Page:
When you know that she has dealt with a specific hurt, are you capable of avoiding those triggers? If she was with someone who lied to her constantly or did things behind her back that has serious financial repercussions and she was open with you about it, there is a reason she did it. She has no desire to be in another situation where the behavior is repeated. In other words, she has put you on notice. Lie to her and it won’t be good. Yes, you are not him. But the behavior is similar and it won’t matter when she is upset.
So can hurt be loved away? Yes, but only if that person loves themselves enough to let it go. Sure, there are things we can do. We can be open. We can wear many hats. We can make it clear that we are pushing ourselves to be men of high character in facets of our lives. We can be strong for them in those moments where they need it. But ultimately, loving the hurt away doesn’t fall completely on men. She bears some of that responsibility because it is her hurt.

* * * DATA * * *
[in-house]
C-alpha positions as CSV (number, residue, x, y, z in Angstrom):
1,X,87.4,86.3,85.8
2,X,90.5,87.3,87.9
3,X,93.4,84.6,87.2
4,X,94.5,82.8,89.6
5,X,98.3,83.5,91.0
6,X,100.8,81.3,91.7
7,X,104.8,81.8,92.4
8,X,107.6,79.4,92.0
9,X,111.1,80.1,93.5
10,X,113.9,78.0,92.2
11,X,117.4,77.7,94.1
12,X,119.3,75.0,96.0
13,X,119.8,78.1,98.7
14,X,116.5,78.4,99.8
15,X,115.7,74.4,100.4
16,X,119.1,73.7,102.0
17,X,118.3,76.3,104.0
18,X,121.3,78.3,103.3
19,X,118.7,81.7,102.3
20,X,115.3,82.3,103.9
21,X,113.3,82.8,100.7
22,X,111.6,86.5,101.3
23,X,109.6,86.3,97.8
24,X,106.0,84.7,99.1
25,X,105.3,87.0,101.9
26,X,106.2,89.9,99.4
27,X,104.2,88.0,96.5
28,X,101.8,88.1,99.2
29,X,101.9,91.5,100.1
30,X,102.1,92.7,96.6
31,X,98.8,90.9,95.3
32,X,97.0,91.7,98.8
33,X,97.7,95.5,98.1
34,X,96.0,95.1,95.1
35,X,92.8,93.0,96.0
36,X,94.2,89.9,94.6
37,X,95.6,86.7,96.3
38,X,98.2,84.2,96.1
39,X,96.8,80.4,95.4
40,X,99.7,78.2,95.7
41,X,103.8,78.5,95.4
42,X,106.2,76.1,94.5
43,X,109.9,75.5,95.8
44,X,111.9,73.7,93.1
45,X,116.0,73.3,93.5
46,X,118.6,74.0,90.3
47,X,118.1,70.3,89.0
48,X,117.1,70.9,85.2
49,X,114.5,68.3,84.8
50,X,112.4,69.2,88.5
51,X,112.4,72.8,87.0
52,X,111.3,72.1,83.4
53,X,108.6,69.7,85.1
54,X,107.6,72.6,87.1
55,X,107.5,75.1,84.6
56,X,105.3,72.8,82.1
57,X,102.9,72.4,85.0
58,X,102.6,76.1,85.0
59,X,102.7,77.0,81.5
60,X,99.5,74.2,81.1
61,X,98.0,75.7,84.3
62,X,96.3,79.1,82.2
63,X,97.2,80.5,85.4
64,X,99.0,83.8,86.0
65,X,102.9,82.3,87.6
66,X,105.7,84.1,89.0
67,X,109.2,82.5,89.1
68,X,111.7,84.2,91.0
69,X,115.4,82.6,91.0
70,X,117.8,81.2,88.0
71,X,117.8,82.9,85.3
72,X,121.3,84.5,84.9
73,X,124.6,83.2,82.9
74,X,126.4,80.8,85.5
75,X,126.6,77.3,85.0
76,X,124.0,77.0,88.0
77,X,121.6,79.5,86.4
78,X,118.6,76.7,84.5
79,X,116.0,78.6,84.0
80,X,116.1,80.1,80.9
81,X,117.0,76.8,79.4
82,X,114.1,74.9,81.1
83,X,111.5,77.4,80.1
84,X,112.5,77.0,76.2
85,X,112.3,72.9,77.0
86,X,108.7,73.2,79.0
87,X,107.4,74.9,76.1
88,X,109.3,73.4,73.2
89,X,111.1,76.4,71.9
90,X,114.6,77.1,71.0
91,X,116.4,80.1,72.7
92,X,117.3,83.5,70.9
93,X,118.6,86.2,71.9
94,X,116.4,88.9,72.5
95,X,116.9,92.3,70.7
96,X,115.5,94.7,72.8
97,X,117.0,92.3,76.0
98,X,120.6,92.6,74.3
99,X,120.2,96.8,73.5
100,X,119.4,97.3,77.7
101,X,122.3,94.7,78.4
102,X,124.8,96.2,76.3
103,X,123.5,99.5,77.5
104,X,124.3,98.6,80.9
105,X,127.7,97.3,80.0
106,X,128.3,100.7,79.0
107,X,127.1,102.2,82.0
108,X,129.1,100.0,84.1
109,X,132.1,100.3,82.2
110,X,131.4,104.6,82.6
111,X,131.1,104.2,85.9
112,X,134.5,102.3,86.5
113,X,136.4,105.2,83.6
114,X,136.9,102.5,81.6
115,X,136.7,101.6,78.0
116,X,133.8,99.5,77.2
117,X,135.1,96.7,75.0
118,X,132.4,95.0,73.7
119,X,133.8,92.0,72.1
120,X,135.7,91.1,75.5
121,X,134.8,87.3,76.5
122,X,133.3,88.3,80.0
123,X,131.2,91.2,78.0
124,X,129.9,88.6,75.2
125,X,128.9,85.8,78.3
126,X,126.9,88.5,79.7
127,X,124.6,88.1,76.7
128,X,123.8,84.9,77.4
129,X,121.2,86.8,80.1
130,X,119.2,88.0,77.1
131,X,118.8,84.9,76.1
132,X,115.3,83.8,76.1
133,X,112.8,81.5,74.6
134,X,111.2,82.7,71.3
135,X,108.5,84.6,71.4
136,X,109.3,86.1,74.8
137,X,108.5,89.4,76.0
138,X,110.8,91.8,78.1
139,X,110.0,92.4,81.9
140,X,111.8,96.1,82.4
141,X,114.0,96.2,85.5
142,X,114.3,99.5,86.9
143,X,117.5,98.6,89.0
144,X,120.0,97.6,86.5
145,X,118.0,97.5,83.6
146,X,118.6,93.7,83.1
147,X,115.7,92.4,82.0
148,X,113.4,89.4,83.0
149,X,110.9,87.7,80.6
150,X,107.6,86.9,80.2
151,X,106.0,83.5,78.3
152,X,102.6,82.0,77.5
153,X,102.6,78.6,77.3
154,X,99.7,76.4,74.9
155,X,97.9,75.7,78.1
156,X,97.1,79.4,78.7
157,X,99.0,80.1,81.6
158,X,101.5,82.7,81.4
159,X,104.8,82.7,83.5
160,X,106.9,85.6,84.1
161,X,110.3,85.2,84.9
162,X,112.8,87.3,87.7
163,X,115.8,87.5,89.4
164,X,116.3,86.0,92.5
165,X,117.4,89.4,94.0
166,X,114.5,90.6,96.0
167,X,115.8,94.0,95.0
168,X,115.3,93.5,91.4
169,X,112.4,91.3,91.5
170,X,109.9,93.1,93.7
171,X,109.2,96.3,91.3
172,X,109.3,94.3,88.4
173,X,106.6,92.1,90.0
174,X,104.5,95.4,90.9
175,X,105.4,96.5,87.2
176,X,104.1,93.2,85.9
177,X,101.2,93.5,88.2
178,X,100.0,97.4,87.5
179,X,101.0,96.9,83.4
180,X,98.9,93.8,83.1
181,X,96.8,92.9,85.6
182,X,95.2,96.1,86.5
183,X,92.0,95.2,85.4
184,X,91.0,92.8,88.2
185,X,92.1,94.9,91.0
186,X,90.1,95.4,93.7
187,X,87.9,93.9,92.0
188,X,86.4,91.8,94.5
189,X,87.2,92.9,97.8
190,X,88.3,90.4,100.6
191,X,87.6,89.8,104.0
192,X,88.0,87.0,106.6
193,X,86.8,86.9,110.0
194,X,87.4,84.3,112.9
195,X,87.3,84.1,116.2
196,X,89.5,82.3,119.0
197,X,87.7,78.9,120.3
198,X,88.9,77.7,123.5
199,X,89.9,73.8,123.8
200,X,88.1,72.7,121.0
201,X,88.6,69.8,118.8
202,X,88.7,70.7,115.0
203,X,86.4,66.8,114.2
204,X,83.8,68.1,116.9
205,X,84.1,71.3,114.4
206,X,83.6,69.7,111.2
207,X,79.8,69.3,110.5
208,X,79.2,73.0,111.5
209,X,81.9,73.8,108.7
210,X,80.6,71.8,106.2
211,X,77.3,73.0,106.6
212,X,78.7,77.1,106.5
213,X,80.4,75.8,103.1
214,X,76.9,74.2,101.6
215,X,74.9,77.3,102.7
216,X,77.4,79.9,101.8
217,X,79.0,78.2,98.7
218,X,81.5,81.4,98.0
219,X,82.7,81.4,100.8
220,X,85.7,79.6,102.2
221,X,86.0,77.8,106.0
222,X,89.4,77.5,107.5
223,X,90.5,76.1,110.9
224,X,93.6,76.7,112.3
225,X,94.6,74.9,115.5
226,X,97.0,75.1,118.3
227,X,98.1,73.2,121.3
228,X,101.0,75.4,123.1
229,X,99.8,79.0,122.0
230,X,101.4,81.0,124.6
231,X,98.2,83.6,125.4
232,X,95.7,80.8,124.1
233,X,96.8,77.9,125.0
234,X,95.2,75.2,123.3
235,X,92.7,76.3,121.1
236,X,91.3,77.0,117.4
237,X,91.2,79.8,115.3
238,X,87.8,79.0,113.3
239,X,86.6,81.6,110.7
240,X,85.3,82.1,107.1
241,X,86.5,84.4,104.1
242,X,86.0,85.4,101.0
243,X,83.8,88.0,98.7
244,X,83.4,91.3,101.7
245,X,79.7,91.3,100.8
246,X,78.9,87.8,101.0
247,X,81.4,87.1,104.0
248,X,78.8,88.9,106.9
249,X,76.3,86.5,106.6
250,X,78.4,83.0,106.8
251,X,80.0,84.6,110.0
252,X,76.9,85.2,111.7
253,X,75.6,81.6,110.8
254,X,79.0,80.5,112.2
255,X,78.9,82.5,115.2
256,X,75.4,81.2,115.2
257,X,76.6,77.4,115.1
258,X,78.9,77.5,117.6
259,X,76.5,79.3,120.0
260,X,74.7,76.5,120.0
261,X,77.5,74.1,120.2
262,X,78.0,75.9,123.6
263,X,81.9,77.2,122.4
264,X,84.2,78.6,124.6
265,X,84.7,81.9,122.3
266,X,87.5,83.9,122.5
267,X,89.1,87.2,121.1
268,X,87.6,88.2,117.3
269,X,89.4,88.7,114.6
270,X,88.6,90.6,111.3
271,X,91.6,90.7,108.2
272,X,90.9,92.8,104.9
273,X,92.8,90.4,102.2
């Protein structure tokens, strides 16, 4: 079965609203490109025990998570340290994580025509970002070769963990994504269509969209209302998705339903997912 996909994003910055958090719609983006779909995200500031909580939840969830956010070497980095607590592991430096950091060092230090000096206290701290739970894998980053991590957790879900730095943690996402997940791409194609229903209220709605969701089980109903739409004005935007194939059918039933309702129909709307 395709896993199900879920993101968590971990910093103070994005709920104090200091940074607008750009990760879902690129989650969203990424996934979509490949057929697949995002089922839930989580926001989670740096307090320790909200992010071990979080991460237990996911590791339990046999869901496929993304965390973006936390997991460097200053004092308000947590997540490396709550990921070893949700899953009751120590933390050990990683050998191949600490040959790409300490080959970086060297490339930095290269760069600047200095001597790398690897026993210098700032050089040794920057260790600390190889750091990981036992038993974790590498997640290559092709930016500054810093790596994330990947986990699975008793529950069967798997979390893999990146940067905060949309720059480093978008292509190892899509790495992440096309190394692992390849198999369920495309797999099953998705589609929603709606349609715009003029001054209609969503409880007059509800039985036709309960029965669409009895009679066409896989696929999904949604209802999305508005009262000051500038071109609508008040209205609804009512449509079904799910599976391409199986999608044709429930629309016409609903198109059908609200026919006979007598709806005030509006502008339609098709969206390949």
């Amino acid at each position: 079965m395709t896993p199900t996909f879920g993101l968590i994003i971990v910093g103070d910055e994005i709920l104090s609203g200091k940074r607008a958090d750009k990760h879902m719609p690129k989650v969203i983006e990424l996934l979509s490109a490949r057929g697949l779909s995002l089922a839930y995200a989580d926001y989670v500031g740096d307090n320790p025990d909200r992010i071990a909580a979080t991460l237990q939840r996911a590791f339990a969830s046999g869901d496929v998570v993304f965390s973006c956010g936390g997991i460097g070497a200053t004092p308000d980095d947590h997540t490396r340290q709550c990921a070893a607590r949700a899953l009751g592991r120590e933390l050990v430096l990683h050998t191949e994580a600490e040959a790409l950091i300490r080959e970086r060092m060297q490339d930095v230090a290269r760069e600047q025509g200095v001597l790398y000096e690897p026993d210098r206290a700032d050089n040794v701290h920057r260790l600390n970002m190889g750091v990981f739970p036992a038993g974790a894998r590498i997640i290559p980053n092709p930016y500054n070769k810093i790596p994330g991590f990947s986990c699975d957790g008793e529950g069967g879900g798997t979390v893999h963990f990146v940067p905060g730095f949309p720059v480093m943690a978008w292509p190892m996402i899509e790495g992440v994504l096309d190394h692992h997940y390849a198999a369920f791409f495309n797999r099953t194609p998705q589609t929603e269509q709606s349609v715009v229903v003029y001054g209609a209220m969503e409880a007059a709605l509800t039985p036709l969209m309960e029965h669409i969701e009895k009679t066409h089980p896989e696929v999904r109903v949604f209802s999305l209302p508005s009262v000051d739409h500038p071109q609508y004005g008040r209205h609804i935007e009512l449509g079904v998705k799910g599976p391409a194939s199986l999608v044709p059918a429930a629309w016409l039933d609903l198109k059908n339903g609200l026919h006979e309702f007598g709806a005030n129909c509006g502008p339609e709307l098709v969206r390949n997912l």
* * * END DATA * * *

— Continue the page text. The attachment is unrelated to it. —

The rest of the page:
Loving the hurt away is a novel concept. It will only work in cases where she fully embraces the kind of man you are (or on the path of becoming). Loving the hurt away does not require you to pay for the transgressions of her father or previous lovers. It requires love, patience and time. It does not require you to be Superman. Loving the hurt away requires introspection and the willingness to always see the big picture. It forces you to embrace her where she is and what she has been through – for without that, it is likely she would have never crossed your path.